There are few greater pains than heartbreak. If Someday Is Today, Living Hour‘s third full-length album doesn’t overtly support this claim, then it does so ostensibly–through its reminiscing moods. The Manitoba quartet captures grief with sluggish tempos, minor key chord progressions, and numbing moments of disassociation. Be warned. If you’re feeling even the slightest bit depressed, Someday Is Today may exacerbate it, swallowing you deeper in a quicksand of melancholy. But if this is one possible consequence of the record, an album that rewards just as much as it punishes, Living Hour prove that it’s well worth the risk.
Living Hour have been refining its shoegaze and slowcore sound since their 2016 self-titled debut, following it with 2019’s more polished Softer Faces. For Someday Is Today, the group–Sam Sarty, Gilad Carrol, Adam Soloqay, and Brett Ticzon–receives contributions from three producers with solid track records–Melin Duterte (Jay Som, Chastity Belt), Jonathan Schenke (Parquet Courts, Snail Mail), and Samur Khouja (Cate le Bon, Regina Spektor). Remarkably balanced by other less-than-ideal conditions, Living Hour solidify their sound with an even shinier sheen. The album was recorded in a mere week while bracing a brutal Manitoba winter with temperatures dropping below zero. Despite these circumstances, Living Hour discover the best version of themselves, making improvements where it matters.
Most notably, the audio quality on Someday Is Today far surpasses their previous efforts. The clearer audio quality and evenly mixed tracking make their effort much more digestible. Their songwriting is elevated as the arrangements have become more thoughtful and active, doing wonders to bring out the power of subtlety and understatement. The lyrics, too, which come through more audibly, give Someday Is Today new colorful imagery that Sarty uses to transport listeners with the tact of a gifted author. All around, the album presents itself as the group’s strongest, most mature, and cohesive effort to date.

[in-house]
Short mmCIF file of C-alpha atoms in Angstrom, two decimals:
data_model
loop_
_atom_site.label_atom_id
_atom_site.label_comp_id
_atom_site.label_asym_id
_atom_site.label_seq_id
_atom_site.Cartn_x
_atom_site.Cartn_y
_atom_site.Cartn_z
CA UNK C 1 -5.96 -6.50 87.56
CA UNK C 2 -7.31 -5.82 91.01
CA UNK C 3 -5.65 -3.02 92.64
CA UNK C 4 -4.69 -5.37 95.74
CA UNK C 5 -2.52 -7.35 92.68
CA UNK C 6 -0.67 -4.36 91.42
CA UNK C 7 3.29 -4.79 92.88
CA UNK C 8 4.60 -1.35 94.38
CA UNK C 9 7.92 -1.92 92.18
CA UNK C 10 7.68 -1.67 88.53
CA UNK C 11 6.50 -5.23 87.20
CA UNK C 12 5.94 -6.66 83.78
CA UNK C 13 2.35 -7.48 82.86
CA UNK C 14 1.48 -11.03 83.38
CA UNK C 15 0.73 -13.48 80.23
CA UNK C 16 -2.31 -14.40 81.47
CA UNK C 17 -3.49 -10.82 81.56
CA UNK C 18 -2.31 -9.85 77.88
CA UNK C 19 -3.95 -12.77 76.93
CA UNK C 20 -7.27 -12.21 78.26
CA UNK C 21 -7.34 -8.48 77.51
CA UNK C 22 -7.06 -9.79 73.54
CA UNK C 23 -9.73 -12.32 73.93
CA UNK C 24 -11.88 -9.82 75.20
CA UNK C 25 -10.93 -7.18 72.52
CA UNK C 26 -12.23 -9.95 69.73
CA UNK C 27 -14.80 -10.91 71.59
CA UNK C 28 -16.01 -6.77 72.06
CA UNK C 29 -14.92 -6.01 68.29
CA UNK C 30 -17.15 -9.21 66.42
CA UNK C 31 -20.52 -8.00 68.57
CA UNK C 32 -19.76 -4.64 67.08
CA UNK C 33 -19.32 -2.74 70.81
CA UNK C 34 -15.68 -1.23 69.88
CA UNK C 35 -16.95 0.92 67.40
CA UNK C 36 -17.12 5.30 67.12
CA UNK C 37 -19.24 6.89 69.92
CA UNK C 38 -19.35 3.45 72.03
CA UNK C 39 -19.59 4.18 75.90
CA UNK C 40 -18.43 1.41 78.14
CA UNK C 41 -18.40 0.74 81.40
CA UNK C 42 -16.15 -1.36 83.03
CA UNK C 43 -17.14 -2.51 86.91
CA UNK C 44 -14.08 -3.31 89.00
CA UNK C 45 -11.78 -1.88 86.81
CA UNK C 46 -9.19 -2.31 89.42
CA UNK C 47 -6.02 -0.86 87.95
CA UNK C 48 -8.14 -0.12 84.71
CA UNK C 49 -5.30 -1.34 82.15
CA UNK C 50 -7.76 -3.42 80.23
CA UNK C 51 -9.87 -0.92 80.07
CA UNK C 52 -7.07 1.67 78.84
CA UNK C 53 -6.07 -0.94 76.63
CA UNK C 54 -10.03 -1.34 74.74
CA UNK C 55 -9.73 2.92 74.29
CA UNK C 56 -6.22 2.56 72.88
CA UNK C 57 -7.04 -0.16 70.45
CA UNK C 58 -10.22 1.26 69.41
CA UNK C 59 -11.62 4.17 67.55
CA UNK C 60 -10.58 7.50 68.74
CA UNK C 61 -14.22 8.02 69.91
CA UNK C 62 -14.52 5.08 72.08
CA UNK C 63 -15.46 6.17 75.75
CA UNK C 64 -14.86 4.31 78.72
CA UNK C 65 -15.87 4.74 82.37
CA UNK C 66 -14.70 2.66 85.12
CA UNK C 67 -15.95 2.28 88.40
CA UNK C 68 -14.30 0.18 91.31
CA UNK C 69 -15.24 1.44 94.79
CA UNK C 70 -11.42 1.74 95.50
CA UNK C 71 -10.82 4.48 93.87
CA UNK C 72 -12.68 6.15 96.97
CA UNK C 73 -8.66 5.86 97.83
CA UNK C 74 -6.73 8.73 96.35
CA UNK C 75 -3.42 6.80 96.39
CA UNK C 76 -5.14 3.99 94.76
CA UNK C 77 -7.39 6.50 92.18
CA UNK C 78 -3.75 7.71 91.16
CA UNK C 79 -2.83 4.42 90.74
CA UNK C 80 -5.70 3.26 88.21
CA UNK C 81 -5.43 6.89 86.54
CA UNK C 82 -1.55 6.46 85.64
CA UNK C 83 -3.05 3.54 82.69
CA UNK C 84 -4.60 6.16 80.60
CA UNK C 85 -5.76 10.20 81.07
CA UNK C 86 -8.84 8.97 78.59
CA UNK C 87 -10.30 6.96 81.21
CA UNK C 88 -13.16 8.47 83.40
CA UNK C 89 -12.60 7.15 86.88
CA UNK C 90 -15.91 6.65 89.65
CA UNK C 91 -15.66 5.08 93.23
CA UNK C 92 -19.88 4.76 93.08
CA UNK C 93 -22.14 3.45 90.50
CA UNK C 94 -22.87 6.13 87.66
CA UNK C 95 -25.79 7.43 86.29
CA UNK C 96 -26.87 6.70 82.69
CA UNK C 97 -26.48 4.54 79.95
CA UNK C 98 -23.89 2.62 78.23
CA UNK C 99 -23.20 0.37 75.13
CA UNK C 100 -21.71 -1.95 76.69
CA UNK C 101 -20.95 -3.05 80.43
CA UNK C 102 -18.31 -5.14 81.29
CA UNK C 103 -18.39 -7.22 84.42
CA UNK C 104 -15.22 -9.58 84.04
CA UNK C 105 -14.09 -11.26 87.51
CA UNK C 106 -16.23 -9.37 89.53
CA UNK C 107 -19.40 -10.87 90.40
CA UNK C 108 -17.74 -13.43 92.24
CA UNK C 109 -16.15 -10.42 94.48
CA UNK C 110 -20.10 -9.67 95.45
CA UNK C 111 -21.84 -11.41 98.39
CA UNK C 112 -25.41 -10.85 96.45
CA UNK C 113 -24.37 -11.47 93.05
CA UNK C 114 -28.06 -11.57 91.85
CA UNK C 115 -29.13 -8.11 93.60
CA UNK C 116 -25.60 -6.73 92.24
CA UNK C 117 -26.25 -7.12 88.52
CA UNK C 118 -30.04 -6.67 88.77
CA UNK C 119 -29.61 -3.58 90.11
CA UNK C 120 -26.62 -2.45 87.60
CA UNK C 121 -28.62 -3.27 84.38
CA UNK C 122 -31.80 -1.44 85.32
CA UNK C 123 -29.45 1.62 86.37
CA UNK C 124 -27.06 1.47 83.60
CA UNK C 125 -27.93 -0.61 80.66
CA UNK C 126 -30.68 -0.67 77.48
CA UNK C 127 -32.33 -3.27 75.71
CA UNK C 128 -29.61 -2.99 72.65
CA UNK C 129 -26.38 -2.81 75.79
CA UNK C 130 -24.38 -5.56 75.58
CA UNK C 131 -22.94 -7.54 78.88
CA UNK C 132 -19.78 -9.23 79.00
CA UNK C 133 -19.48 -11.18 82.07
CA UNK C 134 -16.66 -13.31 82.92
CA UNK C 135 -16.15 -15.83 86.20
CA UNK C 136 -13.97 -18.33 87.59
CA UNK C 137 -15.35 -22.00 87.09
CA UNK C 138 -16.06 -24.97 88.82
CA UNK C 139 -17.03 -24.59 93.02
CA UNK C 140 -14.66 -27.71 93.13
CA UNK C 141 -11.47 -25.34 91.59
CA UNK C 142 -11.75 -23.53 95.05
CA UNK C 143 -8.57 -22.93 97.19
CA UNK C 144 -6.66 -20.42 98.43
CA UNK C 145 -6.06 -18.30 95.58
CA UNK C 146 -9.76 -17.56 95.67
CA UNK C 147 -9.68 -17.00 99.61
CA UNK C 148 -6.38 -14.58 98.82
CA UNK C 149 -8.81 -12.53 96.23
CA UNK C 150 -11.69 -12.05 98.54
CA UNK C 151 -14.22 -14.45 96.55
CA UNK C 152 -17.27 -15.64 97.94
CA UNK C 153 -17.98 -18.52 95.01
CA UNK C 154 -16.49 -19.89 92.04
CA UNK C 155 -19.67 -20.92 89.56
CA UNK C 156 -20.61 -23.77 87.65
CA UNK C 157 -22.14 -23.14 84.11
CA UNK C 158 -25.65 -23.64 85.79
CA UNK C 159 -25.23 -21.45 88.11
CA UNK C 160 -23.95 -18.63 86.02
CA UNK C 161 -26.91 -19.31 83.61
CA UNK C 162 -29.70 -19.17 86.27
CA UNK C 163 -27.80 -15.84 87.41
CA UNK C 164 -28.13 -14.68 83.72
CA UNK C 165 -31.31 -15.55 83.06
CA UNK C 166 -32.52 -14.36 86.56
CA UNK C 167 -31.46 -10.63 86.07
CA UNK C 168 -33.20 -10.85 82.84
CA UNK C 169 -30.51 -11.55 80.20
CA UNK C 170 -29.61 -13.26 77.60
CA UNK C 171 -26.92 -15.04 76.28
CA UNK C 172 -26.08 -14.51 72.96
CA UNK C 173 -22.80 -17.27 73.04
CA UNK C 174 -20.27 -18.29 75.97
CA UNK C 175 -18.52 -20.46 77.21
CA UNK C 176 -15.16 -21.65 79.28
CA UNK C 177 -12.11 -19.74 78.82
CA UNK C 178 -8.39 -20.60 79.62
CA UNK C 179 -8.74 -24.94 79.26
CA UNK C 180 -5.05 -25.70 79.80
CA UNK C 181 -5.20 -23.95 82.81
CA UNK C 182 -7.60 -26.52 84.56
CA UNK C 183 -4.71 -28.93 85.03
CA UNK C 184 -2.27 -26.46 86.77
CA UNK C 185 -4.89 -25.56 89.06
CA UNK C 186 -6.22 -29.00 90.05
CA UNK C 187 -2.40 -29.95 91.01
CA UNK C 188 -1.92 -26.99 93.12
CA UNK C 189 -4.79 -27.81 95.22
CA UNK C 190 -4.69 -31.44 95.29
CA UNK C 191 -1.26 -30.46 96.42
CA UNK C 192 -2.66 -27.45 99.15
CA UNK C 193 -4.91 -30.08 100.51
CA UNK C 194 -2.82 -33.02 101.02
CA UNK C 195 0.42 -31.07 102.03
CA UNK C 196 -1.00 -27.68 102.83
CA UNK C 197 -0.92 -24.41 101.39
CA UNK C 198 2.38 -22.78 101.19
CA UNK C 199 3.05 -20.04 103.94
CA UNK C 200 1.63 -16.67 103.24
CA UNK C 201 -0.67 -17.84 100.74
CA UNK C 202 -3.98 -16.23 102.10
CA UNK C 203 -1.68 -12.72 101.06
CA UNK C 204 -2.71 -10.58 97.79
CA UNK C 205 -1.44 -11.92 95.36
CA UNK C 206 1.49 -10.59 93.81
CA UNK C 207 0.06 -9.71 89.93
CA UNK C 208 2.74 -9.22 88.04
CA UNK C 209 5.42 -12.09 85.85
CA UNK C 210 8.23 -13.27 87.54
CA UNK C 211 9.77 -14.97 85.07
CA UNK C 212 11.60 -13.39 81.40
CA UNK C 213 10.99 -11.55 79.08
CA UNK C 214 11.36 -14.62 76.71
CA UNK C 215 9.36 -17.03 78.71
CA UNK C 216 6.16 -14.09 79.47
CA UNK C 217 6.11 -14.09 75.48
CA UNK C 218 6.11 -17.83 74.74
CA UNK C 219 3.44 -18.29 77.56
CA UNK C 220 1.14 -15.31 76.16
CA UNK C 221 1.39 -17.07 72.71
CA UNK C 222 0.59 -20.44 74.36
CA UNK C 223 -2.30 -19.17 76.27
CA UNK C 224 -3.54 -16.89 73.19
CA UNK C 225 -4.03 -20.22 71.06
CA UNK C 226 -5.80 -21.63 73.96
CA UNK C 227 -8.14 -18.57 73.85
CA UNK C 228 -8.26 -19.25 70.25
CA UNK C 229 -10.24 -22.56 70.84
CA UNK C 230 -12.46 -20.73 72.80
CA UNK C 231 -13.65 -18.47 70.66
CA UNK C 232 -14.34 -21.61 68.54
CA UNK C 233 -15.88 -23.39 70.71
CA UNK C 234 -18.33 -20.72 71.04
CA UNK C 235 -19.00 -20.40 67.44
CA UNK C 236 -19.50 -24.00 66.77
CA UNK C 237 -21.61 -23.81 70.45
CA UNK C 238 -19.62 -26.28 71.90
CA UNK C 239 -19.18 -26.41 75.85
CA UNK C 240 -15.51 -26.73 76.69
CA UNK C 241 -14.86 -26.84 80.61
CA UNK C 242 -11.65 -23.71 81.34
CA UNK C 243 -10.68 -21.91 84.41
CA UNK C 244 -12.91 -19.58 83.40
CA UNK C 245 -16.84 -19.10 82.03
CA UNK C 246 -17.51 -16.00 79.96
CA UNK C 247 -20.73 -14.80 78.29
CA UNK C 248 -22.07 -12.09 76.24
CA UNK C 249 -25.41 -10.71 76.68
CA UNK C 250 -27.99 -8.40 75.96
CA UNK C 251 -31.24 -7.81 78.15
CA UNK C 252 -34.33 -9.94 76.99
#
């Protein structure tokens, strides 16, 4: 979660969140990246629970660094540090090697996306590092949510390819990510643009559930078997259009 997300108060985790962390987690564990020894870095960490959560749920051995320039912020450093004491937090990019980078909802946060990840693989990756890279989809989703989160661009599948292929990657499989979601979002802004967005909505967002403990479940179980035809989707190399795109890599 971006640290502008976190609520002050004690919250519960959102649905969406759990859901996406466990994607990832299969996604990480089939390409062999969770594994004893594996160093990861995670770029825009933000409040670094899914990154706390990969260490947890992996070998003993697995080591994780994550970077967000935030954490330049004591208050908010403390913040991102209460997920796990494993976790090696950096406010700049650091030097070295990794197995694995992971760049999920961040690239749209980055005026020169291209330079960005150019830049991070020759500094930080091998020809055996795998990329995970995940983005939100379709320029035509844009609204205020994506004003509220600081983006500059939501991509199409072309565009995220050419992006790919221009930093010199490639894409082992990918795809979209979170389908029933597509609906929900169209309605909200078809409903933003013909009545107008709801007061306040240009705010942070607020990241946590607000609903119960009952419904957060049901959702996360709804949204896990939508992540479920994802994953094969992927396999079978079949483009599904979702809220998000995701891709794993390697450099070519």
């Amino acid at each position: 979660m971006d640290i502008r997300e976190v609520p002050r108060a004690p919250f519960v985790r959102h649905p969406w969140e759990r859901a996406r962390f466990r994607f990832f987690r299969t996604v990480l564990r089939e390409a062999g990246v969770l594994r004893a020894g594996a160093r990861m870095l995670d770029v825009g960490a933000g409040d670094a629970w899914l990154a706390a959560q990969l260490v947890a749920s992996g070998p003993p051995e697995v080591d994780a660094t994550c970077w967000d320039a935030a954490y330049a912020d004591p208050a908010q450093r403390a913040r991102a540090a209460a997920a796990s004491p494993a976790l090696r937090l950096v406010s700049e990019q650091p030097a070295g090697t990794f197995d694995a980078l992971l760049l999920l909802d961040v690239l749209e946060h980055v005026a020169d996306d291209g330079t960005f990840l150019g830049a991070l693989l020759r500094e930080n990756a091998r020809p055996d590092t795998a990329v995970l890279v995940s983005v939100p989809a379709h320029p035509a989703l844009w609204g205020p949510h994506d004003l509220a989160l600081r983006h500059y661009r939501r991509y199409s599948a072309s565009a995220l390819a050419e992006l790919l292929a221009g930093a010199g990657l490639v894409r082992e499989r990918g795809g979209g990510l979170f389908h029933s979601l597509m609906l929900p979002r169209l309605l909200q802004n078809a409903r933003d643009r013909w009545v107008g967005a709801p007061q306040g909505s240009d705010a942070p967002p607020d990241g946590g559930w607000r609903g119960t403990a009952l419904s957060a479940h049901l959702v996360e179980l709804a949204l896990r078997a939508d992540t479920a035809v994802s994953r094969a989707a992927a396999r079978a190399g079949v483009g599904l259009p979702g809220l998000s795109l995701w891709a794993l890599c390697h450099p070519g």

The opening organ and pre-programmed drum loop of “Hold Me in Your Mind”, authentically pulled from the electric organ presets, immediately sets an encompassing somber tone for the rest of Someday Is Today. When the reverb-washed vocals enter, between the organ and the slow, cheesy percussion track, Living Hour bring to mind prime Beach House, before they began to feel like they were trying too hard. The lyrics evoke a feeling of codependency and a need for someone to be at the receiving end of obsession, while “Lemon and Gin”, a drown-your-sorrows-type of song, feels like trying to fill a void. Sarty seems to be stuck in a tantalizing present: “100 watts in every bulb above my head / Dandruff on each shoulder again / I’m staring at the frozen meat / With the polished floor beneath me looking at each color / They remind me.”
More feelings of missing someone permeate throughout Someday Is Today, but a quarter of the way, Living Hour really begin to glow. The feature with Jay Som, “Feelings Meeting”, is a powerful track with gauzy guitars and measured energy, bringing forth one of the loudest, and subsequently emotional, moments on the record. For the most part, Sarty eludes to missing a person. However, in “Miss Miss Miss”, she instead misses the Palomino club, its sights, smells, and memories.
“December Forever” is another song where Living Hour are at their best. A perfect synth melody connects with plaintive guitar strums. The way the instruments, even the voices, are overlapped and layered gives Someday Is Today a sense of weightlessness, a softness that carries the listener through sticky but glum thoughts. It’s okay to feel these thoughts’ emotions, but it’s important not to become ensnared by them.
Someday Is Today is a profound, powerful, and emotional experience. Depending on which mood you find yourself in–or preparedness–you may end up sinking deeper into feelings of hopelessness and despair. Trust me; I got stuck. Relationships aren’t easy, especially in a modern world, and it’s easy to overanalyze situations and thoughts like Sarty does on “Curve”: “The no-reply, the tired sigh.” She questions her lover. Then she asks herself: “The guilt I feel, is it real?” These moments can be beautiful when you approach them with compassion, especially for yourself. Embrace the feeling; it’s part of being human.